1. 36% on a $500 payday loan is $.49 a day for loans that are usually less than 10 days.

      That will not cover the cost of making the loan even if there was no risk.

      But if you’re really that concerned about ‘credit slavery,’ assemble a company of like minded individuals and establish your own bank, using your own money, to make short term loans to poor credit risks at low rates.

      But until you provide a better alternative, don’t deprive people of emergency credit they might desperately need.


    2. RE: “Ya’all just love the idea of ‘credit slavery'”

      Can’t speak for Dr. Tabor, but I’m more in love with the idea of personal agency, which the regulation will compromise.


      1. But you have to understand that to liberals, poor people are like mindless children unable to make their own decisions who need to be guided and protected by their betters.


        1. …”poor people are like mindless children unable to make their own decisions “…

          Looks more like a description of the ever-shrinking Trump base.

          It is NOT about guiding and protecting. It is about making it possible for those who need a hand UP, get it fairly and without being preyed upon by unscrupulous lenders.


          1. Well, if you’re determined to give them that hand up, I assume you will be putting YOUR retirement savings to make loans to replace those which will become unavailable.

            Otherwise you’re just taking a choice away from them.


          2. You first. You pay the exorbitant fees and interest for someone else. Before you do that, get off of your high horse of unicorn libertarianism.


          3. I’m not the one intruding into a functional marketplace.

            Those fees and rates are what make those loans possible. If it could be done cheaper, someone would already be doing it to capture market share.

            What you are doing, unless you provide an alternative, is dooming those people to job loss or eviction when an emergency comes along.


      2. RE: “Then we can agree to disagree.”

        Sure, but I’m at a loss to understand what the basis for disagreement might be. It is predictable that the number of lenders will decrease. The people who need or want the loans will have fewer options, meaning less personal agency.


        1. …” will have fewer options”…

          More options do not always translate into better choices. The disagreement lies in that you (and Don) don’t think consumers should be protected. I do. Not all regulations are good, but not all are bad either.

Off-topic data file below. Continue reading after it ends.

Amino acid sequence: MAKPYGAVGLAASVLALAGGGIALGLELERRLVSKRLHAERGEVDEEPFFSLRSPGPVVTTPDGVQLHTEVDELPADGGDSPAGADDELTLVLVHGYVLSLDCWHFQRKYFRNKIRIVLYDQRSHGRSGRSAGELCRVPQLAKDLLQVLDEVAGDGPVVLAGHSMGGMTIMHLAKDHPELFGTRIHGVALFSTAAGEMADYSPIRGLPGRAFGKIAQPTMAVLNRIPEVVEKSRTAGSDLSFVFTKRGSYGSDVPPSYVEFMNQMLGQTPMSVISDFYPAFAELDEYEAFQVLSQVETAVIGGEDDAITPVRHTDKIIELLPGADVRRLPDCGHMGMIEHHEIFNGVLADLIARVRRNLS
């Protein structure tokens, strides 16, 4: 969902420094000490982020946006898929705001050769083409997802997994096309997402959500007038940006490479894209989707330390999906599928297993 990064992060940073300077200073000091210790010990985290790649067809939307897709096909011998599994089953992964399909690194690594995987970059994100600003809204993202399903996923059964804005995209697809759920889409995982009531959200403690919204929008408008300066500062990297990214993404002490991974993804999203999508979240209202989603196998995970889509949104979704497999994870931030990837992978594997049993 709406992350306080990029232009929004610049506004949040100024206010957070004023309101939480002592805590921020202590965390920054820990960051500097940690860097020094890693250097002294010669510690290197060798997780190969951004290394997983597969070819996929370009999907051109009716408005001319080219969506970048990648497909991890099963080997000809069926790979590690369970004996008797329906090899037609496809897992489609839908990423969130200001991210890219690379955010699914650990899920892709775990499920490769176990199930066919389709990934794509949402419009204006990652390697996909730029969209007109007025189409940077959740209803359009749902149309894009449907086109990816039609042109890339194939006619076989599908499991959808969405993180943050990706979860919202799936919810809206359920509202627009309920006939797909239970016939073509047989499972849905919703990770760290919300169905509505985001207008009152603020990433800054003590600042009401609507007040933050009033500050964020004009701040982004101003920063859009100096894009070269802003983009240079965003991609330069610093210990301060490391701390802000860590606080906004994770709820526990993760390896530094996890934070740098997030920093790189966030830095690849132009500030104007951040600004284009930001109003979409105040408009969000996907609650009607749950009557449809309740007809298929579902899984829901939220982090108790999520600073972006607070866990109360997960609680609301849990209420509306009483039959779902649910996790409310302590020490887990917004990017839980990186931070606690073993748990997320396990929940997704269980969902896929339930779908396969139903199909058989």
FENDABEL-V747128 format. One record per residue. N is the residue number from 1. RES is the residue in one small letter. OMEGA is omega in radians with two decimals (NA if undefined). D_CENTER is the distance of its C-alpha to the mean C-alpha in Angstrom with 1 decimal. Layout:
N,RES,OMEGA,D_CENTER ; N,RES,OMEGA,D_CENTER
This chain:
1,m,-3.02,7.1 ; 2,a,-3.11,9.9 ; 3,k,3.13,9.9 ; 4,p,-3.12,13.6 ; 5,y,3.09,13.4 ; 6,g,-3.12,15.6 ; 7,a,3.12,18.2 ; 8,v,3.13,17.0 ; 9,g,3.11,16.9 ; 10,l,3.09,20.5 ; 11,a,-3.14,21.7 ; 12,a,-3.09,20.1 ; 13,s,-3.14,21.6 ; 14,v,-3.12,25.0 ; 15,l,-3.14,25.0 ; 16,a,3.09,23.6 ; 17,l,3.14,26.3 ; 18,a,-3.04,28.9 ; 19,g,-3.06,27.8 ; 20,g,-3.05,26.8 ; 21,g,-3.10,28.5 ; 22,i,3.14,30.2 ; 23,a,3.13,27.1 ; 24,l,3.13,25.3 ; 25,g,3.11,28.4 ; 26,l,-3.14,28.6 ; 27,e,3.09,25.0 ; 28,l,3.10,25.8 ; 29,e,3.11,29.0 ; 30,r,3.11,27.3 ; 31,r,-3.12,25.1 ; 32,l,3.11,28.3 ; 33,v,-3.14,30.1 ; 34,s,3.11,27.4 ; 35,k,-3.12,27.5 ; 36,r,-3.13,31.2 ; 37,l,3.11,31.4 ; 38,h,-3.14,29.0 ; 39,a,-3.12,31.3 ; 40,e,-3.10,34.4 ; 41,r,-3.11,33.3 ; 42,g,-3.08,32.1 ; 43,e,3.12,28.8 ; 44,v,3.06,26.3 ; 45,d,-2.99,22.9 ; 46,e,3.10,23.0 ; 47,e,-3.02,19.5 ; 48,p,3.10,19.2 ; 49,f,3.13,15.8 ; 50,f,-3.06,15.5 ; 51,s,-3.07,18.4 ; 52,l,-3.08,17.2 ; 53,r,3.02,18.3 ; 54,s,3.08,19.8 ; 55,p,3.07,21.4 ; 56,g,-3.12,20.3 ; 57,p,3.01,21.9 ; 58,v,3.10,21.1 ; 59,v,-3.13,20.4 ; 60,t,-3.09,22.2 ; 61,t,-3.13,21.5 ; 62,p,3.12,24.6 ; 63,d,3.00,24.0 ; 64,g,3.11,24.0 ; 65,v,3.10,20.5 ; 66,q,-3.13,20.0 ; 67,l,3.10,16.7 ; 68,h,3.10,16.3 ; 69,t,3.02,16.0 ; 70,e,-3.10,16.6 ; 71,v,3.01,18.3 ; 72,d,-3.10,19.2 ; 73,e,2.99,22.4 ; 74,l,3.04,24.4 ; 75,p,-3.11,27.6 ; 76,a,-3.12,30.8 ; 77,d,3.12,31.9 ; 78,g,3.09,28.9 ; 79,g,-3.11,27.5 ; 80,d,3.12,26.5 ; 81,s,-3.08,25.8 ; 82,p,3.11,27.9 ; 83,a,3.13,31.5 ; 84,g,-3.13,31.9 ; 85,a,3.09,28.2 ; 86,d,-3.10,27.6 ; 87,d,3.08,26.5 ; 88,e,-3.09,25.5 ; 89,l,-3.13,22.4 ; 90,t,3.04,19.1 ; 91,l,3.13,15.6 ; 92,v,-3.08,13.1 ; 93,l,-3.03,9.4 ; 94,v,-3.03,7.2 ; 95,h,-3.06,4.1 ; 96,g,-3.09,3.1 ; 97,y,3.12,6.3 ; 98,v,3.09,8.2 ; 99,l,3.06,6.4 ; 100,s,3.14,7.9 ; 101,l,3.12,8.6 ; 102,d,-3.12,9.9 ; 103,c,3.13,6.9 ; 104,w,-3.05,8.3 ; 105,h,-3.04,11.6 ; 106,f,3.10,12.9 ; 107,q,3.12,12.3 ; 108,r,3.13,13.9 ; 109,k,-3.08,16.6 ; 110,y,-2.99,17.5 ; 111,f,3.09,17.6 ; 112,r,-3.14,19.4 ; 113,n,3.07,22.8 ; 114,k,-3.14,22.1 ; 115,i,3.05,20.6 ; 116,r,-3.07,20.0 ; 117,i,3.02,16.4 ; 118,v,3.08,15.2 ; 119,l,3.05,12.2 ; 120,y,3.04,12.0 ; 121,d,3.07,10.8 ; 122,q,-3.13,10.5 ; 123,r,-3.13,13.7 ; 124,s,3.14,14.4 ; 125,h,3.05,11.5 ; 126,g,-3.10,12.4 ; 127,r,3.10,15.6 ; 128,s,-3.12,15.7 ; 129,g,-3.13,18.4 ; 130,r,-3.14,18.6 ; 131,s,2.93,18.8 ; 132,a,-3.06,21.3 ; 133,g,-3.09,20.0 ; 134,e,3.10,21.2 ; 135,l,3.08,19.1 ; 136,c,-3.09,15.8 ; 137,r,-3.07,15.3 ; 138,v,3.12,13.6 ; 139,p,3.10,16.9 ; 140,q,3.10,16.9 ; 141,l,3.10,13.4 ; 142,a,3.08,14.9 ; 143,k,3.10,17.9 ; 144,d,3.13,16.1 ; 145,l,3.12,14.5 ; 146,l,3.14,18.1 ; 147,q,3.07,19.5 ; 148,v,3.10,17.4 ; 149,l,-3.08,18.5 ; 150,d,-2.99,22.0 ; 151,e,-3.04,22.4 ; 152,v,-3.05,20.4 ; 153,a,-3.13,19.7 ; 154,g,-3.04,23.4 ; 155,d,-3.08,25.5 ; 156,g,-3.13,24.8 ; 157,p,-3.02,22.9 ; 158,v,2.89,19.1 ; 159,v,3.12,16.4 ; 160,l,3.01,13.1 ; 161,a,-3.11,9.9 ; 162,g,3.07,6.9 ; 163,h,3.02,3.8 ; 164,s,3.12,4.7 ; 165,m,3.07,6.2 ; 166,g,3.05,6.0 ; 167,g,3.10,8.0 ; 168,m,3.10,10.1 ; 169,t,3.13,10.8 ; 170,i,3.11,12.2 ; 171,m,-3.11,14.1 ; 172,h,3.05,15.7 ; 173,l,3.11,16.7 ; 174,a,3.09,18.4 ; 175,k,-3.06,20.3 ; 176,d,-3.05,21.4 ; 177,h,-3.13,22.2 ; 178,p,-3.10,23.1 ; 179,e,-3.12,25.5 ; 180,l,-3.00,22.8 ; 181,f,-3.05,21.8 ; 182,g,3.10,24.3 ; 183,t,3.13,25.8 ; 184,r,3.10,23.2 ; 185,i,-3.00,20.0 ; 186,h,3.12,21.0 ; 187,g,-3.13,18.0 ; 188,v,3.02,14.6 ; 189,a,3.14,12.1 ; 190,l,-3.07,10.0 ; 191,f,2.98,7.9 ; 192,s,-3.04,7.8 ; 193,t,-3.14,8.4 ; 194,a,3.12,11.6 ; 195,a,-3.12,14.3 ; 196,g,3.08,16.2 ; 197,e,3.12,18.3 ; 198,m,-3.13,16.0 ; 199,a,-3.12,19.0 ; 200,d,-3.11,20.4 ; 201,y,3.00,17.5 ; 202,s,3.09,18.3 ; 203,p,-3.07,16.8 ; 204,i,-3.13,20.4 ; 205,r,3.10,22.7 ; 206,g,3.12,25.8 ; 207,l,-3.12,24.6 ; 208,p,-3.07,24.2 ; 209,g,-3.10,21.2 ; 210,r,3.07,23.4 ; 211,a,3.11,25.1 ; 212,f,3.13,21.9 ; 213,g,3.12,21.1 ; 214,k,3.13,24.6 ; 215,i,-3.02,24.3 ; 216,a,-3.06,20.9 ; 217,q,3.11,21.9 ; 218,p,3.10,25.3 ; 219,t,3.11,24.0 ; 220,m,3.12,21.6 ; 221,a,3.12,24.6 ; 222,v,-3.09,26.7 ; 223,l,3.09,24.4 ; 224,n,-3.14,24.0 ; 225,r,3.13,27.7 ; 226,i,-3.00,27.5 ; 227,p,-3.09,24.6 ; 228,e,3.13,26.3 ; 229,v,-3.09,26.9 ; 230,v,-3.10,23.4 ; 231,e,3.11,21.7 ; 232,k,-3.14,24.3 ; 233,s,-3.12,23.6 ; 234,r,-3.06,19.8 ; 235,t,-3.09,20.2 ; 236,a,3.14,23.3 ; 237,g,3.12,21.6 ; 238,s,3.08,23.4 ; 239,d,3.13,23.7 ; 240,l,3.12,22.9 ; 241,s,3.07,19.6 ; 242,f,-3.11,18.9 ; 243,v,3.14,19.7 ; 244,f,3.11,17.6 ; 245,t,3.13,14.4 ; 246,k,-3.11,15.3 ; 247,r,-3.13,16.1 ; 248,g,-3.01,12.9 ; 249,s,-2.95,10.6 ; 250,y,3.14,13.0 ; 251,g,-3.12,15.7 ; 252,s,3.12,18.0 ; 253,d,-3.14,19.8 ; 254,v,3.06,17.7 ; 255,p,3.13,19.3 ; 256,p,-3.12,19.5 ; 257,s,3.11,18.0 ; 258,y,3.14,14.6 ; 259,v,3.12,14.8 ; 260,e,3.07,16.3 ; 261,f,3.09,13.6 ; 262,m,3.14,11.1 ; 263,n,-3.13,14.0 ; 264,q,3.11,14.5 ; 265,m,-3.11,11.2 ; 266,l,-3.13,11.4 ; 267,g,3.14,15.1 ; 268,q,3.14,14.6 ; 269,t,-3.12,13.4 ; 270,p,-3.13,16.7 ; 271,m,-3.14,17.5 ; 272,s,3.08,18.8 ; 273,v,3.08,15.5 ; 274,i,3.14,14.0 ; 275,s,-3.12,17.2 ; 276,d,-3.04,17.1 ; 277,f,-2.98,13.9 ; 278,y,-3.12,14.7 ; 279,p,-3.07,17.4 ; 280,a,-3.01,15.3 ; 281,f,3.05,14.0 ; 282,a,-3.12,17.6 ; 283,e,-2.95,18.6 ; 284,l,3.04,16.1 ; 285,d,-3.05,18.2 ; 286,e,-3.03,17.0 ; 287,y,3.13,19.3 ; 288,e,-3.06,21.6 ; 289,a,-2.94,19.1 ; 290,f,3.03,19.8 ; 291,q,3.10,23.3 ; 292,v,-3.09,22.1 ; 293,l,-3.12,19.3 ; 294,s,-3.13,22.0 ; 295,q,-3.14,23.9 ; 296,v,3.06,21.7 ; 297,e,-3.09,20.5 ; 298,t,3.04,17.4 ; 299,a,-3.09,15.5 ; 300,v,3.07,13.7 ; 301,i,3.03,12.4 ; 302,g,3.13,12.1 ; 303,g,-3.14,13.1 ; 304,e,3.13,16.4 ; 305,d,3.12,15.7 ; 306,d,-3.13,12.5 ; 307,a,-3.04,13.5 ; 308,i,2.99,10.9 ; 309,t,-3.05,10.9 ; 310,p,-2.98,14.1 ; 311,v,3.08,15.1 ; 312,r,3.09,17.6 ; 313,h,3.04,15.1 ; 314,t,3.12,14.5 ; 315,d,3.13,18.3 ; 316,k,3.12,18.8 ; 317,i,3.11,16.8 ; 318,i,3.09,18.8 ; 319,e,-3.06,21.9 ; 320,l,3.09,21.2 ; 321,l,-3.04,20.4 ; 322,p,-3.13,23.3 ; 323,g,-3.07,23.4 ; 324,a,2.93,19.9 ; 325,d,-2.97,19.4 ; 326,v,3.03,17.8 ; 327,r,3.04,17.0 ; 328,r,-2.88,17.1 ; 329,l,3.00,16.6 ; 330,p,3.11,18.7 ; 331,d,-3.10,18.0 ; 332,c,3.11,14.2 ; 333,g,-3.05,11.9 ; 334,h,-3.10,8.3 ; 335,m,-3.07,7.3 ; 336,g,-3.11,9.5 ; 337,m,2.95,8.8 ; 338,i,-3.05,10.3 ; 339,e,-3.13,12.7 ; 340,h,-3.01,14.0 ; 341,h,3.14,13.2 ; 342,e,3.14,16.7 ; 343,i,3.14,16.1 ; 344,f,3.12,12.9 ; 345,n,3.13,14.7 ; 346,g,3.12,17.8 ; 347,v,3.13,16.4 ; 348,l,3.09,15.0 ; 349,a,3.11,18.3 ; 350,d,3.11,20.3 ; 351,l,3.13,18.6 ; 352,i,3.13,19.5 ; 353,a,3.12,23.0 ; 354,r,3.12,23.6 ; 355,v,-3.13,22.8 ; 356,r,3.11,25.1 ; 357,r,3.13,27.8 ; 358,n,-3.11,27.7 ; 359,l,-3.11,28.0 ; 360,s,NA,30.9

Don’s argument tends to be that deregulation of everything is the only way forward and the market will take care of itself. In theory, the market will take care of itself, at the expense of those who have little to no choice.


  3. …” they would start a lending institution using their own money”…

    That makes little sense. If they HAD the money to start their own institutions, they wouldn’t need the emergency loans in the first place. People that live paycheck-to-paycheck (been there done that. Can YOU say the same?) rarely have the money to put away for a rainy day fund in the first place. Now you want them to start some unicorn loan institution with money they don’t have? SMH?


    1. I didn’t say the poor people should start their own bank, I’m saying that well-to-do liberals who think it’s a good idea to take away that choice pony up the money to offer an alternative.

      Liked by 1 person

  4. High interest loans are not the problem with high risk credit risks, their spending habits are the problem. Easy low interest loans equals mounds of debt they can’t and won’t pay and then you hear liberals claiming a “wealth gap” exists. I have a spendthrift daughter I am desperately trying to teach that concept to right now before she gets in over her head. I hate high interest loan providers but I understand their reasoning. The part I hate most is their exorbitant late fees. A similar organization that chaffs my behind that’s does the same thing is the city treasurer but they have the force of law to get you to comply. Strange that government claims to protect you from predators while being a predator themselves.